Review: Lichtspeer (PS4)



  • PlayStation 4
  • PlayStation Vita
  • PC, Mac, Linux

Format/Hardware Used:

  • PSN Download
  • PS4
  • HDTV


  • PlayStation TV Compatible Yes
  • Cross-Buy TBD
  • Cross-Save TBD
  • Cross-Play No
  • Cross-Chat No
Title: Lichtspeer
Format: PSN (425.9 GB)
Release Date: September 27, 2016
Publisher: Crunching Koalas
Developer: Lichthund
Original MSRP: $9.99 (US), €9.99 (EU), £7.99 (UK)
ESRB Rating: T
PEGI: 16
A copy of this game was provided by the publisher for review purposes.
PS Nation Review Policy

Upon starting up the game, you’ll choose your lichtmeister, either a man or woman, and pick a name. You are then given the choice of normal or rage quit mode. Both the game and I strongly suggest normal mode, only the experienced or crazy need to venture into the latter.

Everything about this game is tongue-in-cheek, from the warning before you start to the enemies that charge at you. The premise is simple, your character stands at the left side of the screen and throws a javelin Lichtspeer at the oncoming horde of undesirables.

Undesirable is a bit of an understatement. You wouldn’t want to take these creatures home to meet the parents. According to the developers at Lichthund, you face Hipster Ice Giants, Wurst Zombies, Evil Spacedwarfs, and Skater Walruses. I know what you are thinking, not only are there Spacedwarfs, but they are evil too.

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Oh, and if you are wondering, Wurst is a German sausage. After a few minutes giggling at the idea of sausage zombies, I get back to properly playing the game. Each enemy type moves toward you at a different pace than the others and after a short time you will instinctively know who to go for first.

Each level has a few sections and once you defeat all the enemies in the area, your character automatically runs to the next. Depending on the location, some enemies will fly or run, sail in on a little boat, mount a harpoon gun at the other side of the level and fire a few shots until either they perfect their aim or you impale them on your endless supply of spears.

… plenty to keep you entertained and coming back for more …
Certain opponents require two or more shots to bring them down or a perfectly aimed headshot for the instant kill. A few enemies wise up to your attack and have the foresight to carry a large shield covering all but the very top of their head. They also cannot help but pause and take a peek every so often, begging for an eyeful of Lichtspeer!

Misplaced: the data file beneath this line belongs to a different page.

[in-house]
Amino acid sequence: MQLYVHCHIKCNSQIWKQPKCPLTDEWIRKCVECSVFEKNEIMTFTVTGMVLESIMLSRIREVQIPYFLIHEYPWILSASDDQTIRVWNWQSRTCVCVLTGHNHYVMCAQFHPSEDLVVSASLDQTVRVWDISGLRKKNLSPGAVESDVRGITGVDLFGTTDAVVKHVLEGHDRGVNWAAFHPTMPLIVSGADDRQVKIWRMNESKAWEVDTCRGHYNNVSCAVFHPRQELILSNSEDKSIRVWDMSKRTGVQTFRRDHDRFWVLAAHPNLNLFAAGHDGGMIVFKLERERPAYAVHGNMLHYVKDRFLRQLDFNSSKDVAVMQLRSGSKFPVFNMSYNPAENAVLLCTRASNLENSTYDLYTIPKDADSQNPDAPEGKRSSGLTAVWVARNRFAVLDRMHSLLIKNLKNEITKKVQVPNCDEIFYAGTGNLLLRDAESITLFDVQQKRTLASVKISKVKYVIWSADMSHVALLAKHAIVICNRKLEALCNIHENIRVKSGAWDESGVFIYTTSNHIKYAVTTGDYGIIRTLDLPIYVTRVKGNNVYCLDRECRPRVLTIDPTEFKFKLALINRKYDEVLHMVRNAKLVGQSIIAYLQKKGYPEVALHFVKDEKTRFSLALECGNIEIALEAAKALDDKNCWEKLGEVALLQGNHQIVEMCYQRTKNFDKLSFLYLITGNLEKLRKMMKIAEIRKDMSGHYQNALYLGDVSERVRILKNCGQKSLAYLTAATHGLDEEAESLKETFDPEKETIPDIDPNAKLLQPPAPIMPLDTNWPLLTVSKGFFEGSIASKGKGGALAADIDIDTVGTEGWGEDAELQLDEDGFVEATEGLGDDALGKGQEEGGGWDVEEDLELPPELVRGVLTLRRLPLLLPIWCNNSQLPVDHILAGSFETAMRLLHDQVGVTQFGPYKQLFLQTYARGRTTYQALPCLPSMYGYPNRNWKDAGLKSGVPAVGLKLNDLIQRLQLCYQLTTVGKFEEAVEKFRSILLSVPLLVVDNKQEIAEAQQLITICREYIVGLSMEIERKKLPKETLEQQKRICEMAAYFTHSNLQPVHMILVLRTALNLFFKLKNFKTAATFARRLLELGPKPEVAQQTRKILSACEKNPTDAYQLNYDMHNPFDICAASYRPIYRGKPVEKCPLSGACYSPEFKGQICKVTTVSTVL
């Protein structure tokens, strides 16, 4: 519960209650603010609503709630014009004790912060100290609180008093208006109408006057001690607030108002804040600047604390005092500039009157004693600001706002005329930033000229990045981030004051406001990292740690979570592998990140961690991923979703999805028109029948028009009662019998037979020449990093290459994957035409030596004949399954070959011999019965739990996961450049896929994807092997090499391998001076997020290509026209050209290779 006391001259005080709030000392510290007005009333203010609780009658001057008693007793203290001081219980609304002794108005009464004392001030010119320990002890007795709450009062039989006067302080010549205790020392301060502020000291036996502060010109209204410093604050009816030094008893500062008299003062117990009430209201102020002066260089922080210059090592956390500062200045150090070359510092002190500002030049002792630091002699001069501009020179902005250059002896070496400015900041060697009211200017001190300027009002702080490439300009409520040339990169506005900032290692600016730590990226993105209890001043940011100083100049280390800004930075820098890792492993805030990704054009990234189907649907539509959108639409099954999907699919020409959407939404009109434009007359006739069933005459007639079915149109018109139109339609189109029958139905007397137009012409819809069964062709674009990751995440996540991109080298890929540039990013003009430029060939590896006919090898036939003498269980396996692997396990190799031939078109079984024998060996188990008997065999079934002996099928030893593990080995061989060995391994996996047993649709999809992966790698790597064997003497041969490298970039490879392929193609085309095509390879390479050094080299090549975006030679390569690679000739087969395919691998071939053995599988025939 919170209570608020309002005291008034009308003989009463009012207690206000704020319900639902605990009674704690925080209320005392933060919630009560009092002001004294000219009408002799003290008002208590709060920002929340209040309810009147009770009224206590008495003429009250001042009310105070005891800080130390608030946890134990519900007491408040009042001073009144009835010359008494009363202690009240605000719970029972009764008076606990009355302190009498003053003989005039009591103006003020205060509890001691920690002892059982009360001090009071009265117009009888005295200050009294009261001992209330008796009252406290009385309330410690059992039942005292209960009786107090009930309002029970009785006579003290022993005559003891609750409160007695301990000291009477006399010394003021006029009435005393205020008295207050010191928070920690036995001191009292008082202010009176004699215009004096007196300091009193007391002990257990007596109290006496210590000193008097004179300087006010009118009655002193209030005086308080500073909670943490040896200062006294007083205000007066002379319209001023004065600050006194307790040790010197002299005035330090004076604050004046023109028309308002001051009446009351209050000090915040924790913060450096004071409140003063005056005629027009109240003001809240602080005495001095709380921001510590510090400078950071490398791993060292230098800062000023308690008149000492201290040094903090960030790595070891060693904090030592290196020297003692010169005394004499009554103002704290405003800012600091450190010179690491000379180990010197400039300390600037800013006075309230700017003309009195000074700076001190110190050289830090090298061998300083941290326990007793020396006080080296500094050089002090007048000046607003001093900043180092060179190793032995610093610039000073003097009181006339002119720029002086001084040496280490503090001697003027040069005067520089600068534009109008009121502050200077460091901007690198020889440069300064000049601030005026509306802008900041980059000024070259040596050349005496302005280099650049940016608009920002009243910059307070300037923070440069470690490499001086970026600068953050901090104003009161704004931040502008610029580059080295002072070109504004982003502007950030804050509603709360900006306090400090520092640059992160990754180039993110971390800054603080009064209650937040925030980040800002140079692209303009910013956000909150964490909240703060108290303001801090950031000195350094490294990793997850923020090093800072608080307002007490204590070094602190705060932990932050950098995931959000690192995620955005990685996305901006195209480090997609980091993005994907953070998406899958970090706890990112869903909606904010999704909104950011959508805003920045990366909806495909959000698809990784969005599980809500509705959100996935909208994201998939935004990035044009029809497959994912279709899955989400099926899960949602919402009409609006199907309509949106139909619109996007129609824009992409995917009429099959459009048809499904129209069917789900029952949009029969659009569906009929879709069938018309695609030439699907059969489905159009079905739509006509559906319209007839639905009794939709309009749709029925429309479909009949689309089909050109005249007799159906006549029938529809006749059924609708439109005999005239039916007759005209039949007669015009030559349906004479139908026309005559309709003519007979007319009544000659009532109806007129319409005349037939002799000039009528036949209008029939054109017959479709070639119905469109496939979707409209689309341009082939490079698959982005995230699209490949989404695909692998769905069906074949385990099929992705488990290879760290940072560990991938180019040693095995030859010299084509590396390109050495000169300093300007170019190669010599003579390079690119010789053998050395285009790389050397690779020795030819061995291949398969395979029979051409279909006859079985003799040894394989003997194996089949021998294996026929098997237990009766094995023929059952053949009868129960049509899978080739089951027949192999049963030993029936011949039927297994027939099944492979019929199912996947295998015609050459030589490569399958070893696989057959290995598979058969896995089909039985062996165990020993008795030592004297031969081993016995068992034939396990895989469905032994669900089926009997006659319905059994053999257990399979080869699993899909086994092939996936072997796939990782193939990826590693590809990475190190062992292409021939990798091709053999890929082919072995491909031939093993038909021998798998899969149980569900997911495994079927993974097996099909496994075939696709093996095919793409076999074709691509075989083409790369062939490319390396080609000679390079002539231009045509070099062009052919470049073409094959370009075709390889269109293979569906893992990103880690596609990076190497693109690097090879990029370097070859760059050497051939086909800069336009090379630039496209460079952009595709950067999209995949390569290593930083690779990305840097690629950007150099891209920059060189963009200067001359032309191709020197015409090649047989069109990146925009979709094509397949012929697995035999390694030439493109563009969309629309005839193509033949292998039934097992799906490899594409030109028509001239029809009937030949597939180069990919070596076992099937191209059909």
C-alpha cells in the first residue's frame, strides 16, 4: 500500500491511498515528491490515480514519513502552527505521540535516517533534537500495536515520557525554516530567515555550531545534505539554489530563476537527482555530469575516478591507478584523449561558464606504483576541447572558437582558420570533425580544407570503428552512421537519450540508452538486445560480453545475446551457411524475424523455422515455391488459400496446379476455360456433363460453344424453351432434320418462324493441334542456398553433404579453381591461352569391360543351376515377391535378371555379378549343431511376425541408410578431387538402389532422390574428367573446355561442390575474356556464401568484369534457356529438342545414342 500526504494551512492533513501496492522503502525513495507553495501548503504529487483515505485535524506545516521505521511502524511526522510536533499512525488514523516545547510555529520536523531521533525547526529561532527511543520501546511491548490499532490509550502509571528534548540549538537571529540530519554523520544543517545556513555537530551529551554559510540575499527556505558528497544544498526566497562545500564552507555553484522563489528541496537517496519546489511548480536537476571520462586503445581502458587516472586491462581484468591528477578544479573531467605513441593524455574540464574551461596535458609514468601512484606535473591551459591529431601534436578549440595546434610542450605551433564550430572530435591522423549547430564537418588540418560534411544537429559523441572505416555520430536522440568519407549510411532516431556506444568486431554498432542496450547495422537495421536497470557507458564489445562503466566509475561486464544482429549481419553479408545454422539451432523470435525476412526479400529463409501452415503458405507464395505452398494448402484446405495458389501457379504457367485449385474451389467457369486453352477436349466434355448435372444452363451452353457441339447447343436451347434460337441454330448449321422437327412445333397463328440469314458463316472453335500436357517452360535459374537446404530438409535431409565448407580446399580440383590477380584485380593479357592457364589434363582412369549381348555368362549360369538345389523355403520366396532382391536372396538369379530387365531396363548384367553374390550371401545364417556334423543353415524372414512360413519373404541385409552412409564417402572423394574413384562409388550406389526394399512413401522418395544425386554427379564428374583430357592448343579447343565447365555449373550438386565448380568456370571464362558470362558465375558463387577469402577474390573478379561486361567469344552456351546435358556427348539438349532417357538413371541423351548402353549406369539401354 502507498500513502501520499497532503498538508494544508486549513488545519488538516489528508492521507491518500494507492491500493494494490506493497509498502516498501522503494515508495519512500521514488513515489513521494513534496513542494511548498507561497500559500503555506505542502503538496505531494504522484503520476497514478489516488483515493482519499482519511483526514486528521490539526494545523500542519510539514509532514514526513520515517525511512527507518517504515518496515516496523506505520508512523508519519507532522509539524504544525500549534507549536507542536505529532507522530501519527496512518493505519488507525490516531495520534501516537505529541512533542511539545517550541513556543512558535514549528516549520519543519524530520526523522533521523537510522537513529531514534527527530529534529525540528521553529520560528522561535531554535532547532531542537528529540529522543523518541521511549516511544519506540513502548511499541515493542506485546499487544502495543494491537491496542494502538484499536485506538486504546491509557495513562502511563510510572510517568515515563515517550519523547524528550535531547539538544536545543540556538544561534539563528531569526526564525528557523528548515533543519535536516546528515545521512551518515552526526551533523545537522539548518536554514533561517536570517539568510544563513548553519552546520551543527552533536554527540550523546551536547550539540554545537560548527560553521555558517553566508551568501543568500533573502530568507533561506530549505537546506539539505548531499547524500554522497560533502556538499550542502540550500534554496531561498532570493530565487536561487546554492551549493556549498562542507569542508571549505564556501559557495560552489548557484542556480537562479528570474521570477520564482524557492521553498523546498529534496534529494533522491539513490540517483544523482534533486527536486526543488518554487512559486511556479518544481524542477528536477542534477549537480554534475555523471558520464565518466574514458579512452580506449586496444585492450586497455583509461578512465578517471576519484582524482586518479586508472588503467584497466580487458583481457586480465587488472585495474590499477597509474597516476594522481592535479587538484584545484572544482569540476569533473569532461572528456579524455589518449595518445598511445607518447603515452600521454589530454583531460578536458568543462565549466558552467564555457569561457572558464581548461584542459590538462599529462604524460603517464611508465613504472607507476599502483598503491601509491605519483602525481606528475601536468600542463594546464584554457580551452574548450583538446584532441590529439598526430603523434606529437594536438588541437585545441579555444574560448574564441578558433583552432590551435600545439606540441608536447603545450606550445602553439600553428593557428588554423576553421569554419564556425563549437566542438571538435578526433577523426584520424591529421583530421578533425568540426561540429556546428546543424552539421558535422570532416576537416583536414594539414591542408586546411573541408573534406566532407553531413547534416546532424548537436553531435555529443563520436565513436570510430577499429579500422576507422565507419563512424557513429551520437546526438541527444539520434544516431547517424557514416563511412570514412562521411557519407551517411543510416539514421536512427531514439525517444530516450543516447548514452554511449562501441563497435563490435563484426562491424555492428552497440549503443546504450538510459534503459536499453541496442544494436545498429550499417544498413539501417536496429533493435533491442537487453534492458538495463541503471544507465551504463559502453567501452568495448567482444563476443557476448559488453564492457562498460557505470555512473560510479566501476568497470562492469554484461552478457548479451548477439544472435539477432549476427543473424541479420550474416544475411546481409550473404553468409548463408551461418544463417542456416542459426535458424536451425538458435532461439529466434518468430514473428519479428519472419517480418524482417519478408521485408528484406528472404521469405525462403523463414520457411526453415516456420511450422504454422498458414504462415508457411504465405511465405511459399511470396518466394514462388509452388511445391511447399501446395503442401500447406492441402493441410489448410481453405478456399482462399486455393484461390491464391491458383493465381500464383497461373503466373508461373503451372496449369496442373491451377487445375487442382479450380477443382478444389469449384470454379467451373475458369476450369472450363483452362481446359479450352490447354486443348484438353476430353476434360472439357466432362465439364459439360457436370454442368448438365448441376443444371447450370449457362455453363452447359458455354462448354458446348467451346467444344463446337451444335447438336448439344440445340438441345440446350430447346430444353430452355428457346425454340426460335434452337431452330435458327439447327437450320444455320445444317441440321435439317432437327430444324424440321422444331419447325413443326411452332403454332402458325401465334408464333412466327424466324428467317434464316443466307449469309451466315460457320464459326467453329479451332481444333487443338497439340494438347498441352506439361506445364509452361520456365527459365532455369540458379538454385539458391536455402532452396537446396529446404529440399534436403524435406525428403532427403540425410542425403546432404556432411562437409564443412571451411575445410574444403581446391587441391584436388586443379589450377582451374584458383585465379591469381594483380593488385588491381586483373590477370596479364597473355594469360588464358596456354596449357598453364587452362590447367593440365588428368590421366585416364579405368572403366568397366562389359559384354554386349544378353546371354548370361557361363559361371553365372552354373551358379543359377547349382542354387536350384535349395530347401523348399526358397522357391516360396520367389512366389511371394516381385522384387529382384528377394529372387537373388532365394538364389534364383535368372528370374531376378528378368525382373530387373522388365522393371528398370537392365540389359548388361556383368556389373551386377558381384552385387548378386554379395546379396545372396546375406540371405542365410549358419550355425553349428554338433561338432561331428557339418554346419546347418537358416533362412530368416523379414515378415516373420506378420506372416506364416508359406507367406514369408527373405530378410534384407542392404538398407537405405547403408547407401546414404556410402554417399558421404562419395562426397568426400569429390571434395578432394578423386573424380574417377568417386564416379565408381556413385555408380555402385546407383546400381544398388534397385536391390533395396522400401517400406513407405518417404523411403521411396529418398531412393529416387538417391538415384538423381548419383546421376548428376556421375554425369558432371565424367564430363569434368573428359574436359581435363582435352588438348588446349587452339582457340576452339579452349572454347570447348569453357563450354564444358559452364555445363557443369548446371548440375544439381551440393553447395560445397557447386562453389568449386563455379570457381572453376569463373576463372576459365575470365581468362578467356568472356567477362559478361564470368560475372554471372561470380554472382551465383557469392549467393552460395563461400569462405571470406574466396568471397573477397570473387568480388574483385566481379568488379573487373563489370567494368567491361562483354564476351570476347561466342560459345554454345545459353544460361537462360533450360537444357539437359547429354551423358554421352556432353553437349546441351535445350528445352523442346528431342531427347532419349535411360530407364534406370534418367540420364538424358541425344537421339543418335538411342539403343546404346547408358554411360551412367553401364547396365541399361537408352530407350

It isn’t just sausage zombies and huge lumbering hipsters that you will be facing, you will have to contend with bosses too. Fending off projectiles while trying to find their weakness can be a tense and exciting few minutes. One troublesome boss was taking ages to kill, each hit barely knocking anything from his health bar, then one stray shot knocked a piece of armour away revealing a very fragile area.

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Lichtspeer has plenty to keep you entertained and coming back for more, even if you are just continually throwing things at enemies. It keeps my interest and remains fun with imaginative objectives to complete in each level and scores to chase. I kept going back to better my previous attempts.

There is a slight pause before getting right back into the action when your character dies, and the first charge of the spear upon starting the area again isn’t always registered. It could just be my impatience, to be ready for the deluge of crazed walrus and penguins vying for my flesh.

… a good game, more than I expected it to be …
It seems like Lichthund have a penchant for pointy triangles and bold simplistic shapes. Disturbing and comical characters inhabit quite beautiful and tranquil locations. Fountains of triangular-shaped blood spew out of wounds as the creatures halt in their tracks and slump to the floor. Heads explode with perfect shots and the bodies join the corpse-filled ground.

I love the music, it is seriously the best thing about the game. Not that the actual game itself is bad, far from it in fact. I love the hypnotic little tunes. I’m not quite sure why either, as they are slightly repetitive and odd but fit so well with the game and its outlandish humor.


This game is singleplayer only with no online component.

Lichtspeer is a good game, more than I expected it to be, and there’s no denying it. Feverishly launching the glowing magical projectiles at all manner of bizarre opponents should become dull but the varying locations and pace makes it anything but.

Will the Teutonic humor suit everyone’s tastes? Probably not, but the gameplay and addictive score chasing should make you want to play it anyway. I like everything about the game and would hardly change a thing. It may be quite a niche title but that should not deter you from giving it a go.


* All screenshots used in this review were taken directly from the game using the Share functionality on the PlayStation 4.

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